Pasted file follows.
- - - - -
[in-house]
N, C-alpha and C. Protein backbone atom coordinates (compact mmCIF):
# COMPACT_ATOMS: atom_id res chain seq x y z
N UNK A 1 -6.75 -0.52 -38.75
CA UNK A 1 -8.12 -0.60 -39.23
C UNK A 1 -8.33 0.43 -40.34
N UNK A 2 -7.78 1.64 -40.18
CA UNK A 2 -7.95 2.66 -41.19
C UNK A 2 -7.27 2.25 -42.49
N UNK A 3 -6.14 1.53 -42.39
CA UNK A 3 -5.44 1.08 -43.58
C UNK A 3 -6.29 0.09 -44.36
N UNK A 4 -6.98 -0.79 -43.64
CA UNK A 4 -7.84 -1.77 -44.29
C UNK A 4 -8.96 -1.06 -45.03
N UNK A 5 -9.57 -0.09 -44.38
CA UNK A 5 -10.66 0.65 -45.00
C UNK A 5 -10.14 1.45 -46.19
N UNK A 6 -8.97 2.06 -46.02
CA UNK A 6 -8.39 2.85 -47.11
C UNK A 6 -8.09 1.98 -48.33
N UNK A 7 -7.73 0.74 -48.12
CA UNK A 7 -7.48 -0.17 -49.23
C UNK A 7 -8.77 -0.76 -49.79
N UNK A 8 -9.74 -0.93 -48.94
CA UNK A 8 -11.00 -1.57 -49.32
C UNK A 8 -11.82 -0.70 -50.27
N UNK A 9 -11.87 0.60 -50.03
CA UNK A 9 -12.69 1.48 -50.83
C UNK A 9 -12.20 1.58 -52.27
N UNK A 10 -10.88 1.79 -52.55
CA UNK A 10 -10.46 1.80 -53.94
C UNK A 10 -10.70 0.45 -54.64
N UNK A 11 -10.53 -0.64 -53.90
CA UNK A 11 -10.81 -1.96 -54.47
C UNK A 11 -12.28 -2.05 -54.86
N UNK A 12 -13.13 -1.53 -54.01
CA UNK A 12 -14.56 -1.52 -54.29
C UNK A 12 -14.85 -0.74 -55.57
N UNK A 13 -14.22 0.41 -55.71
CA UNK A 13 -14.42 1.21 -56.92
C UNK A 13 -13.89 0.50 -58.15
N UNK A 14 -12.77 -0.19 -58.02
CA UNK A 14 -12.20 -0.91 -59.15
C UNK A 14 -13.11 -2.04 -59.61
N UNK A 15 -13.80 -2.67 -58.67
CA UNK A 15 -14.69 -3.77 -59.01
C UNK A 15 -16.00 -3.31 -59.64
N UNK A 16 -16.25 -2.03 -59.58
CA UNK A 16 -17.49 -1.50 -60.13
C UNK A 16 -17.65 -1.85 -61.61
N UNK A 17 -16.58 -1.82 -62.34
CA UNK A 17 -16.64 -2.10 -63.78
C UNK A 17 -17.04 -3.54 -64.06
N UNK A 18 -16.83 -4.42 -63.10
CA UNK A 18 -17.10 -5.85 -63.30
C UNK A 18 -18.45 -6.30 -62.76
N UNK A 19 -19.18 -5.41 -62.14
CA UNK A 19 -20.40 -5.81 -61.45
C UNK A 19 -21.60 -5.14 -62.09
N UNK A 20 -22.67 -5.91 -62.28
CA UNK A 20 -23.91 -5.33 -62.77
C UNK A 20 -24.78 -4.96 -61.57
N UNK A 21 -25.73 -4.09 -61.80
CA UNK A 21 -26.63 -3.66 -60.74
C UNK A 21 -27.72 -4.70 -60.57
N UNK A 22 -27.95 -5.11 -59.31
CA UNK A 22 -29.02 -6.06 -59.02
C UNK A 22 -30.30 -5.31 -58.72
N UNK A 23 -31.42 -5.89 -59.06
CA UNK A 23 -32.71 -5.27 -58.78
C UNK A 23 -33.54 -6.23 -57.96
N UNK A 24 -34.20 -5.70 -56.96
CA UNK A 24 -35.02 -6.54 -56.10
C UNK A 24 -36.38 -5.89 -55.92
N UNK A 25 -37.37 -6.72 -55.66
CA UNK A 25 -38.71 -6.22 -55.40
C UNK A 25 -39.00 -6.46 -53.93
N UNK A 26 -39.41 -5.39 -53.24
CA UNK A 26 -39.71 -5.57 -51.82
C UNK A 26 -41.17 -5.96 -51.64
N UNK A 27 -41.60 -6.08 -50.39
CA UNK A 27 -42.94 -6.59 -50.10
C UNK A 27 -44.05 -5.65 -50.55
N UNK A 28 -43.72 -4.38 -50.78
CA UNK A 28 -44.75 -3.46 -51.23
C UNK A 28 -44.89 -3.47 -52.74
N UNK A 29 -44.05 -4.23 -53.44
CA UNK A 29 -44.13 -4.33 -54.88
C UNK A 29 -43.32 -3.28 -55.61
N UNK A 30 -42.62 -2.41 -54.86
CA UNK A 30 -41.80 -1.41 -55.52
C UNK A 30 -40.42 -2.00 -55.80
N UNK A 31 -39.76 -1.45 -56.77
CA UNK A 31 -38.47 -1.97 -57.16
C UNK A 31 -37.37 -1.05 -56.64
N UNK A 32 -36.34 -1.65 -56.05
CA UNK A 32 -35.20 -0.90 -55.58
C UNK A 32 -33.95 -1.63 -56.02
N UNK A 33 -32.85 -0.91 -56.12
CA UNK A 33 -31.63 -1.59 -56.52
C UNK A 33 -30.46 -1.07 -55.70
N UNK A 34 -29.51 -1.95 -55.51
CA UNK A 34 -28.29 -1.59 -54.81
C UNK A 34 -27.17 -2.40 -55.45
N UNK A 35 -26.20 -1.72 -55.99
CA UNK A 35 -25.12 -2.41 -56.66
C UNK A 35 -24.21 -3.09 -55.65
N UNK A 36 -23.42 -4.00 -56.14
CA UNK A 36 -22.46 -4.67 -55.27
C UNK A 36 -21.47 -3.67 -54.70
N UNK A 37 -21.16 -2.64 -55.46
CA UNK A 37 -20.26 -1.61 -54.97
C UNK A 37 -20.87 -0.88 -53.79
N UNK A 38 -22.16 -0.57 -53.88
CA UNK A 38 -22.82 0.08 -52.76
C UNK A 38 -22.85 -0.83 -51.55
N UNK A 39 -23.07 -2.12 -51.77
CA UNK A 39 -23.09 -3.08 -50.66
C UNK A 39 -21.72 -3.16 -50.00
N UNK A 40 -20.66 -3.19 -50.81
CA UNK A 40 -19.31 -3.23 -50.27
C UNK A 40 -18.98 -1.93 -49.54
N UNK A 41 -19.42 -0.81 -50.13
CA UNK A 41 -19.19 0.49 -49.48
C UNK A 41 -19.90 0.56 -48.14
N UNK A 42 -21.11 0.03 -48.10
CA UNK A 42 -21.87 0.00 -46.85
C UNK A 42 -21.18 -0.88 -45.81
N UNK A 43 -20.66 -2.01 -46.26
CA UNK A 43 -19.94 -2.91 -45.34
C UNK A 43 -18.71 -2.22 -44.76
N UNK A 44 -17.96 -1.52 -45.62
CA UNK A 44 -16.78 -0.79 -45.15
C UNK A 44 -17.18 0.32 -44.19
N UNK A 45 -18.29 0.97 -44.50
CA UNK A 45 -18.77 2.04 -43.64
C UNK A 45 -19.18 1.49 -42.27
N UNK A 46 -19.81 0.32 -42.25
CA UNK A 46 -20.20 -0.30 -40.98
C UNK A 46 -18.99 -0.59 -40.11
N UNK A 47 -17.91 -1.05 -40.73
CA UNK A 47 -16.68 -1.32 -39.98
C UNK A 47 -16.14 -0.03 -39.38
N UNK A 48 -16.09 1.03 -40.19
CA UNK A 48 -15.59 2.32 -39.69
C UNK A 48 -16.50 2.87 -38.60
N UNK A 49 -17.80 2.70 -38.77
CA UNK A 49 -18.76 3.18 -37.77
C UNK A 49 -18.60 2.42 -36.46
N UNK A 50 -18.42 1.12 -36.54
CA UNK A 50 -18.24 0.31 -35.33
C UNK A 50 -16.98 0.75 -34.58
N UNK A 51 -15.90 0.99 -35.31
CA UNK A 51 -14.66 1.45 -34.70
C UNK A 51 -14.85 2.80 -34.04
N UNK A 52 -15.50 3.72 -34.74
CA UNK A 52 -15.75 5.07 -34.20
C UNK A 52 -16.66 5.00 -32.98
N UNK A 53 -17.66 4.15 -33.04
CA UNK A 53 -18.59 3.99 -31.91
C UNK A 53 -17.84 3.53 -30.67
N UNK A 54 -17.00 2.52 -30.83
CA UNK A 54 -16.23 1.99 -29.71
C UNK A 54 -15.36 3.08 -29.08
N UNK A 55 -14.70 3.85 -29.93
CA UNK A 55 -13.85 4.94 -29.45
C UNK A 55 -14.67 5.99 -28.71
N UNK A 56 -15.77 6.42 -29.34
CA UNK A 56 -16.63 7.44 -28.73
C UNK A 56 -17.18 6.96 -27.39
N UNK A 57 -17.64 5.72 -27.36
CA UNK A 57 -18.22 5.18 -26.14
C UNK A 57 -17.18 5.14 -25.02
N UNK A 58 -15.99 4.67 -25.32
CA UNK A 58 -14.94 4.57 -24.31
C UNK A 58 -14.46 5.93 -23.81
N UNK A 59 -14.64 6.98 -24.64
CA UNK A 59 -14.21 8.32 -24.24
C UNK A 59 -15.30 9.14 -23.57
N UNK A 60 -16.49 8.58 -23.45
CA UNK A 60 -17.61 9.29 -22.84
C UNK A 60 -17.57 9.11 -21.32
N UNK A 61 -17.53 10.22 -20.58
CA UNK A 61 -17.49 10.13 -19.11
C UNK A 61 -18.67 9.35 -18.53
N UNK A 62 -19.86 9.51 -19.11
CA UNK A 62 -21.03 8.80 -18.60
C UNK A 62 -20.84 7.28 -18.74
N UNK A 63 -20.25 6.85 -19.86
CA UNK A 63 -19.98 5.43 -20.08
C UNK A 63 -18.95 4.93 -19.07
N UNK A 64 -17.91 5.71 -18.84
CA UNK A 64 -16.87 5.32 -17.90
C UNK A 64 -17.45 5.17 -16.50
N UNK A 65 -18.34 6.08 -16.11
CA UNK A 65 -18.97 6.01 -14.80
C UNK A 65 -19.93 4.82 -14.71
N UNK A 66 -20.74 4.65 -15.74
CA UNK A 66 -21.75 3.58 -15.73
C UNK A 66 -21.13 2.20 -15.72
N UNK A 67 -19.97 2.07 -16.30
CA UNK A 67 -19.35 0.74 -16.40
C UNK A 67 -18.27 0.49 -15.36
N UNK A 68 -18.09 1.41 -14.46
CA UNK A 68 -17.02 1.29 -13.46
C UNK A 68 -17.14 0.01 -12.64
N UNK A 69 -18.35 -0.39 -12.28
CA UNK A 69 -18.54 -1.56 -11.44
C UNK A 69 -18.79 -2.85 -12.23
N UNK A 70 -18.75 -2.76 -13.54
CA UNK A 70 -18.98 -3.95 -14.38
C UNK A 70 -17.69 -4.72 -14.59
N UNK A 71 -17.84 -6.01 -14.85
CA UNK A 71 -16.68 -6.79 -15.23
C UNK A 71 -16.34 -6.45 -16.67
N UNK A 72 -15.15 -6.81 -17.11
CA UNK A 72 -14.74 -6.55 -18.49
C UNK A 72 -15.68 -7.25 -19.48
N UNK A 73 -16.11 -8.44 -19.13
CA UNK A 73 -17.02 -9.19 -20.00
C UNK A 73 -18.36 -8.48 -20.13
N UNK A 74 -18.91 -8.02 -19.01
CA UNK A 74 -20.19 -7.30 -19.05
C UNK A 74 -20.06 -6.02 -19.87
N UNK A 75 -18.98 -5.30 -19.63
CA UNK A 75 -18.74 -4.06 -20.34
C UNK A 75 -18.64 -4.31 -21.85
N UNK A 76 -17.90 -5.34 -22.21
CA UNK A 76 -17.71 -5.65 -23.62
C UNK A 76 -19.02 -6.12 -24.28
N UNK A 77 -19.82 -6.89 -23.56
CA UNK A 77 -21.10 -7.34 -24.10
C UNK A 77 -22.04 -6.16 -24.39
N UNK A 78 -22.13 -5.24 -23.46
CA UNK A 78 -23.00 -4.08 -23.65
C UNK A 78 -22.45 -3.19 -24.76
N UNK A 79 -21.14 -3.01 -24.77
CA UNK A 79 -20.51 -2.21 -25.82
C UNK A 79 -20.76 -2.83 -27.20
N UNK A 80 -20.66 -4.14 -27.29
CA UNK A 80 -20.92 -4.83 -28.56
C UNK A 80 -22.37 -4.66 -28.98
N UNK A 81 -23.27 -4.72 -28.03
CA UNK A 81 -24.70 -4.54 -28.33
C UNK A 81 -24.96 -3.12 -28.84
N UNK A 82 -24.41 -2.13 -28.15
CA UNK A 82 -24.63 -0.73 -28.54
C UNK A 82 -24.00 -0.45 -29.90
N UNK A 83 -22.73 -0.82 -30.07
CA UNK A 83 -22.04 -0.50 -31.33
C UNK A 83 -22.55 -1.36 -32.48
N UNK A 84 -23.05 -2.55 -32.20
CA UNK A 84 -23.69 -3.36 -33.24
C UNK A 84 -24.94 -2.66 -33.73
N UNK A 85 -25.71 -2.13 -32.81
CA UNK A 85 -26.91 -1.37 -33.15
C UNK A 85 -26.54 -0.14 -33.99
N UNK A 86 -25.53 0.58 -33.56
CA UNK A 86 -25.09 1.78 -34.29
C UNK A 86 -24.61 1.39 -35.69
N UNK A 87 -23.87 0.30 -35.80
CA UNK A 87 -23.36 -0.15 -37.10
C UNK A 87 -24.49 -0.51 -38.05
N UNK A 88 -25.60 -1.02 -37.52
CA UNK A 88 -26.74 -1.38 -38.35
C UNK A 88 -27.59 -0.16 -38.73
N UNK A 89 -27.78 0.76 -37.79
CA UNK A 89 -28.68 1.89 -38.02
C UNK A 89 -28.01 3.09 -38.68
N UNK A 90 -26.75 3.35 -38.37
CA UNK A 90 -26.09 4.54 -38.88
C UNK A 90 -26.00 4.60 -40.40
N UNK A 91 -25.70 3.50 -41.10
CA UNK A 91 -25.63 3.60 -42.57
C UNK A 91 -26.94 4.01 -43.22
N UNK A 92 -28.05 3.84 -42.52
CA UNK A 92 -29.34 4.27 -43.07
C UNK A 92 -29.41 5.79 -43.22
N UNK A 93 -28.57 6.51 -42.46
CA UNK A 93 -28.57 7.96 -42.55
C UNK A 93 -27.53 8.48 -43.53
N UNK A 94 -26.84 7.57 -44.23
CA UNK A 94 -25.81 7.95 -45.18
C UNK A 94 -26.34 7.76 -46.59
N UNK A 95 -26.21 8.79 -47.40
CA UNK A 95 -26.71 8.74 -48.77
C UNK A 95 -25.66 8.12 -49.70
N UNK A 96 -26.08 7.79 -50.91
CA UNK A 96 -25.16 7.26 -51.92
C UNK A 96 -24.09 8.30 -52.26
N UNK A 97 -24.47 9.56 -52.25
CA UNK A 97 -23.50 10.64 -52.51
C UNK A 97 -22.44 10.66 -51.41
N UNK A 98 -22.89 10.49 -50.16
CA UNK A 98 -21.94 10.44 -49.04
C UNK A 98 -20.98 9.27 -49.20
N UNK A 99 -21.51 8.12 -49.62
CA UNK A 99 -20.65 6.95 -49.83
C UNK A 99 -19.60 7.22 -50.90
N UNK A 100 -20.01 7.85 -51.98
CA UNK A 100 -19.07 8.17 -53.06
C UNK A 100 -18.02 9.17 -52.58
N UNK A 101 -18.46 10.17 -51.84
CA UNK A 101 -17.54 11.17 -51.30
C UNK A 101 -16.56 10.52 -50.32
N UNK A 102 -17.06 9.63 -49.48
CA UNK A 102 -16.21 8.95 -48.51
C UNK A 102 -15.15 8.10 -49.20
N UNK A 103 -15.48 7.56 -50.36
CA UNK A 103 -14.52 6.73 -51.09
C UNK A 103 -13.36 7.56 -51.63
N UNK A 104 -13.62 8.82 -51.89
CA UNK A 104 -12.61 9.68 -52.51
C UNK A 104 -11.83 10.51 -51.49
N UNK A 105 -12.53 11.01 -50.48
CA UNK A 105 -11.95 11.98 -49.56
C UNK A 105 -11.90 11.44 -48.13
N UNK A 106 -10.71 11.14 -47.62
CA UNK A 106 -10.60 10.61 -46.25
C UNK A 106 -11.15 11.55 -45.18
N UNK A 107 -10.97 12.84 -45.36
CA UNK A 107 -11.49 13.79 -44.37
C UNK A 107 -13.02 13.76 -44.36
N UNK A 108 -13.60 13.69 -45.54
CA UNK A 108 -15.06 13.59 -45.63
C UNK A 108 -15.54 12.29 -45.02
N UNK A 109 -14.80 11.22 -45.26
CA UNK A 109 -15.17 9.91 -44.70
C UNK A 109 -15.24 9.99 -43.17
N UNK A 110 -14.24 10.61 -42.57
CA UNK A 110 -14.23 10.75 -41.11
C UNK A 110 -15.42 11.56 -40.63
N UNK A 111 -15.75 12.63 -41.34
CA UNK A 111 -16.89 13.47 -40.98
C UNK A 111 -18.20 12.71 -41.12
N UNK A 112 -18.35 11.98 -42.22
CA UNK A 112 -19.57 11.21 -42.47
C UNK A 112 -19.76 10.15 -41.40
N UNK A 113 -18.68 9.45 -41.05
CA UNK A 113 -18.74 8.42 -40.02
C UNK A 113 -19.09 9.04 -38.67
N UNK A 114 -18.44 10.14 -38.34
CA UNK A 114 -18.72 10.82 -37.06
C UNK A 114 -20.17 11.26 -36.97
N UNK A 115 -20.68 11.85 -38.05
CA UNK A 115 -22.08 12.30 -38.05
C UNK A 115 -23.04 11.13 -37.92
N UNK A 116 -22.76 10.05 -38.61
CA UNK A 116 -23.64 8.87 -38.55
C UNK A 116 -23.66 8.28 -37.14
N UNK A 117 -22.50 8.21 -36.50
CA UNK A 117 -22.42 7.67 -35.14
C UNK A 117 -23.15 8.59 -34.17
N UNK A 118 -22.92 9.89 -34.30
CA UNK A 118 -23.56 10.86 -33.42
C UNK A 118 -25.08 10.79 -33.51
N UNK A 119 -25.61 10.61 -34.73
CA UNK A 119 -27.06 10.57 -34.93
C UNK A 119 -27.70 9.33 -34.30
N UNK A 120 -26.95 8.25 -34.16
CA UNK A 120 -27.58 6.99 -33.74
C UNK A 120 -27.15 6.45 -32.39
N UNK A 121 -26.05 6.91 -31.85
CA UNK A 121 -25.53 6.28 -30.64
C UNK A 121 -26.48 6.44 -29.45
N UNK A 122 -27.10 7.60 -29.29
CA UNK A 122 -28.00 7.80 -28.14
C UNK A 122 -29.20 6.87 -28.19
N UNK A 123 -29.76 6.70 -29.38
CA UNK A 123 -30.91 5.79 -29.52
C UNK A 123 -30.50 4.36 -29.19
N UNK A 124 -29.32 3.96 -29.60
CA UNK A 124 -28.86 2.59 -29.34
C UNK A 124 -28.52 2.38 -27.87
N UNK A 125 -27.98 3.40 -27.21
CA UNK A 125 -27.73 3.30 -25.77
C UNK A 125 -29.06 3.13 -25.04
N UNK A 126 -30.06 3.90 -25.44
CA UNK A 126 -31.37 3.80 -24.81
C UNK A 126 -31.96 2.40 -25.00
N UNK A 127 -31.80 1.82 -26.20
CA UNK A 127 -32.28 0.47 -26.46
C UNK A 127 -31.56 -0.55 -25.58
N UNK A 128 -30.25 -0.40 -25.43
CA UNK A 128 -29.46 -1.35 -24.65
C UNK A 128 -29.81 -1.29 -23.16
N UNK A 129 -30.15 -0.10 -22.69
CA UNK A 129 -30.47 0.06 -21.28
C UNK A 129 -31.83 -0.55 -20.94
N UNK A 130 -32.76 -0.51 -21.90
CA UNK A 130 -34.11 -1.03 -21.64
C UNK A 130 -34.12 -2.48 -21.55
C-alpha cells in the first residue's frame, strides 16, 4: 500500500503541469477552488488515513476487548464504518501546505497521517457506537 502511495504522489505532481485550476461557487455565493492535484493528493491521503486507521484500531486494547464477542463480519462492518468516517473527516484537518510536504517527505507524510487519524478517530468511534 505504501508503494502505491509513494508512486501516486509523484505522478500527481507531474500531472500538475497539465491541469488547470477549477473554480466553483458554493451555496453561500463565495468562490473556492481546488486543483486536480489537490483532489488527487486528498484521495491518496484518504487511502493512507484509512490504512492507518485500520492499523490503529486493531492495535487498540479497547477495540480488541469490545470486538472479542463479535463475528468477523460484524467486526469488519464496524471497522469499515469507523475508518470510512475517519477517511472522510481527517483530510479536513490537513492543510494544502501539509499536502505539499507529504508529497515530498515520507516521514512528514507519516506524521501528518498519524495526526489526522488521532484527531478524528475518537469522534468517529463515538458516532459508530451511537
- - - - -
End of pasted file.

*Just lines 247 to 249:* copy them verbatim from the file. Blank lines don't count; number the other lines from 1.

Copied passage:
N UNK A 82 -24.41 -2.13 -28.15
CA UNK A 82 -24.63 -0.73 -28.54
C UNK A 82 -24.00 -0.45 -29.90